Great Interview Tips For An Employer
Last week I discussed tips for interviews, from preparation to effective communication. This week I am looking at an interview from the point of view of the employer. While some business owners are masters in an interview through experience down the years, others find the process difficult. This is completely understandable given a person’s skill set as a business owner may not include this important HR function. Take the example of a mechanic seeking a new apprentice. He may be excellent with vehicles, but this doesn’t make him a natural at hiring. I have been privy to some bad interviews and many of them can be attributed to lack of knowledge of the process. Here are some tips on how to conduct an effective interview, thus having the best chance at obtaining the right staff member.
It is important to have some questions prepared. Have a good think about the job you are recruiting for and reflect on issues that have cropped up in this role in the past. Perhaps previous employees demonstrated characteristics and skills that resolved these issues, or even made them worse. By zoning in on the job functions, you can better equip yourself with an understanding of the person that you want to hire. A good one to ask is “Why do you want to leave your current employment?” This question can weed out past relationship issues with team members, and if it is a habitual reason for moving on from roles, then this person may not have the best people skills or coping mechanisms.
Recruit Hard, Manage Soft
Sorry softies, this is going to be the tough part for you. By recruiting more ruthlessly, you are reducing the likelihood of having to micro manage or even replace staff later. I recently sat in on an interview panel, which consisted of a regional manager and team leader. I was shocked at their very soft approach in the meeting. The candidate didn’t really answer the questions effectively, and I was very unsure as to her capabilities of fulfilling the role requirements. The other 2 on the panel had different ideas it seemed. They didn’t delve into her ambiguous answers, and the heaped praise on her throughout. In the end, they offered her the job. While I am not for a second suggesting that an effective interview needs to be an uncomfortable one, I am saying that it is OK to politely challenge your candidate. Throw some curveballs their way; certainly, don’t make the process too easy by allowing one worded answers. By quizzing the candidates and doling out some difficult questions, you are really putting them to the test. Most work places come with some stress, so testing their ability to deal with pressure in an interview will save some time later trying to performance manage them for inefficiencies. Also, once you are safe in the knowledge that you have hired the right person, you can become cool boss.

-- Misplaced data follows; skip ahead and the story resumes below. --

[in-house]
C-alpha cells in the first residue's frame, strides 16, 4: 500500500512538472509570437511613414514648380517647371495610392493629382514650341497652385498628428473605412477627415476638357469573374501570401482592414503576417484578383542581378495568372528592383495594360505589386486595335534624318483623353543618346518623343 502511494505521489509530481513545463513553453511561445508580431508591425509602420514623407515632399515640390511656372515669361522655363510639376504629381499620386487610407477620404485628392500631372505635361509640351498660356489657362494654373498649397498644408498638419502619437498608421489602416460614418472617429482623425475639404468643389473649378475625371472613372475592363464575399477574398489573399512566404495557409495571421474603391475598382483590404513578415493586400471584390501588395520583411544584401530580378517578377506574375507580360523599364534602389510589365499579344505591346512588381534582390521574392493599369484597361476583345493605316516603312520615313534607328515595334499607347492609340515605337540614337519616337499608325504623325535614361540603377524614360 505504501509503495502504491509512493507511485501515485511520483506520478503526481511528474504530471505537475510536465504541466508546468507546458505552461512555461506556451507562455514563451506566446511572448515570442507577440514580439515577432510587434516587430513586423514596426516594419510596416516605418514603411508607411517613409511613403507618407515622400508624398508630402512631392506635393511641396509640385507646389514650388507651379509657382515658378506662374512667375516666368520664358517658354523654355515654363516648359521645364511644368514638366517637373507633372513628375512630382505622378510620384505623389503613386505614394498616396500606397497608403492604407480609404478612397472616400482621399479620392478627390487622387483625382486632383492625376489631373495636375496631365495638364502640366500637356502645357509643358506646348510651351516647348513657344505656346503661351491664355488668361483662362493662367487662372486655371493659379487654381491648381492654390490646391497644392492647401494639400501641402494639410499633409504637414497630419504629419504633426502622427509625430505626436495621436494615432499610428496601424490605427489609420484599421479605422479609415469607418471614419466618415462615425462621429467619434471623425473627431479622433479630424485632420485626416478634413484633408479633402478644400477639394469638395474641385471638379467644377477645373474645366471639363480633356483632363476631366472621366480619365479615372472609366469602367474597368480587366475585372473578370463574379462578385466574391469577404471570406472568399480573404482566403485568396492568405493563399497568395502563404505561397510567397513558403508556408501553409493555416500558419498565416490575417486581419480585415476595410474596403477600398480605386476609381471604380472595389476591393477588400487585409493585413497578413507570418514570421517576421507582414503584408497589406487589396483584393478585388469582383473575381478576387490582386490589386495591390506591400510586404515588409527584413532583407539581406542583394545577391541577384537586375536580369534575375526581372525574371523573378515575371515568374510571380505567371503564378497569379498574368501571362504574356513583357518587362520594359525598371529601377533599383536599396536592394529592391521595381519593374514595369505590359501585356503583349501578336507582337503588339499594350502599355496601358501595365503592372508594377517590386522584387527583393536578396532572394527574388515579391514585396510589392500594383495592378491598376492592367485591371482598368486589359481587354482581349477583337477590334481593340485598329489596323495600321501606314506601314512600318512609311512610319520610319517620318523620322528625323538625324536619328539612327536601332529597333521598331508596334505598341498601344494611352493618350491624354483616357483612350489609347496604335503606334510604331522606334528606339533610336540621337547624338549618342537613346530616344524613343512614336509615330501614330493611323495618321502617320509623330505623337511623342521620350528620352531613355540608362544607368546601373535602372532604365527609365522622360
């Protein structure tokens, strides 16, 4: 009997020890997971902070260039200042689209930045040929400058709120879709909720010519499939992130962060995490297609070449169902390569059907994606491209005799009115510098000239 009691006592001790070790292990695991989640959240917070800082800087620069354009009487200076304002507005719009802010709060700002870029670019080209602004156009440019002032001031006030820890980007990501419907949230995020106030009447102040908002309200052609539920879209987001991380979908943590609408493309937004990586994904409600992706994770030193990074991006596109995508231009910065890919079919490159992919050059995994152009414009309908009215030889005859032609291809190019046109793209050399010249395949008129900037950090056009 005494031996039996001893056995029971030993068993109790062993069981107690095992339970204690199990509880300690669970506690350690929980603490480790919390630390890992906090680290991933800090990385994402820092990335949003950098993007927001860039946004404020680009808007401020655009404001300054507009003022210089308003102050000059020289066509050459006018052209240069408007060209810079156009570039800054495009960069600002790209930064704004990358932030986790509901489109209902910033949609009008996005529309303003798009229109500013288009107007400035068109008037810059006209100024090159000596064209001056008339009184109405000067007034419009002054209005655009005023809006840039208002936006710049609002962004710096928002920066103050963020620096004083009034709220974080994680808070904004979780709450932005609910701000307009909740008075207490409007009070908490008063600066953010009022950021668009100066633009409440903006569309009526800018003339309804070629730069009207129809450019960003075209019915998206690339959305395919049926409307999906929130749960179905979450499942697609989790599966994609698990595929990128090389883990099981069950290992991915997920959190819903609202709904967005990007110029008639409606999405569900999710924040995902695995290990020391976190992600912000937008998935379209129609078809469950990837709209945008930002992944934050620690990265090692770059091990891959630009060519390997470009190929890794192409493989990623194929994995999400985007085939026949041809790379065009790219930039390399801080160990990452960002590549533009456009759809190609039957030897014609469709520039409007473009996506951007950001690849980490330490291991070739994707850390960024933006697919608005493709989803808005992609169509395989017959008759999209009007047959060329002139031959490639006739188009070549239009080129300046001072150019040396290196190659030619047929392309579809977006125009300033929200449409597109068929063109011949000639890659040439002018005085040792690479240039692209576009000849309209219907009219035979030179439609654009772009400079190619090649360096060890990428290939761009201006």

It is a good idea to give your candidate a walk around. You can tell a lot from someone’s body language. Show them where they would be working and ascertain their thoughts on the space. In some instances, if possible, you could organise a job preview; a couple of hours where they can shadow another worker to see what the working day is like. By giving them an opportunity to see the environment, you are allowing them to choose if your organisation is the right fit for them. Hopefully this will eliminate some staff turnover and that dreaded reason often given to employers that “the job wasn’t what I expected”. A job preview will obviously be for those who make it past first interview stage, as it would be a costly exercise to do with every candidate.
Let Them Talk
Make sure that you give your candidate ample time to answers questions, and as difficult as it can be, try to just let awkward silences be. It can be tempting to jump in and save your interviewee when they struggle to get the words out, but endeavour to let them finish. If they appear very uncomfortable, perhaps prompt, but only a little.
If your candidate has not been successful, make sure that you follow up, even by email. Remember, they have invested their time in meeting you, so it is polite to show them the same respect. It is also a poor reflection of your business to not follow up, and a disgruntled candidate will all too happily share their bad experience with friends!
Hopefully these tips will help you on your next interview, and as always, we want to hear your thoughts. Have we missed anything? Please let us know!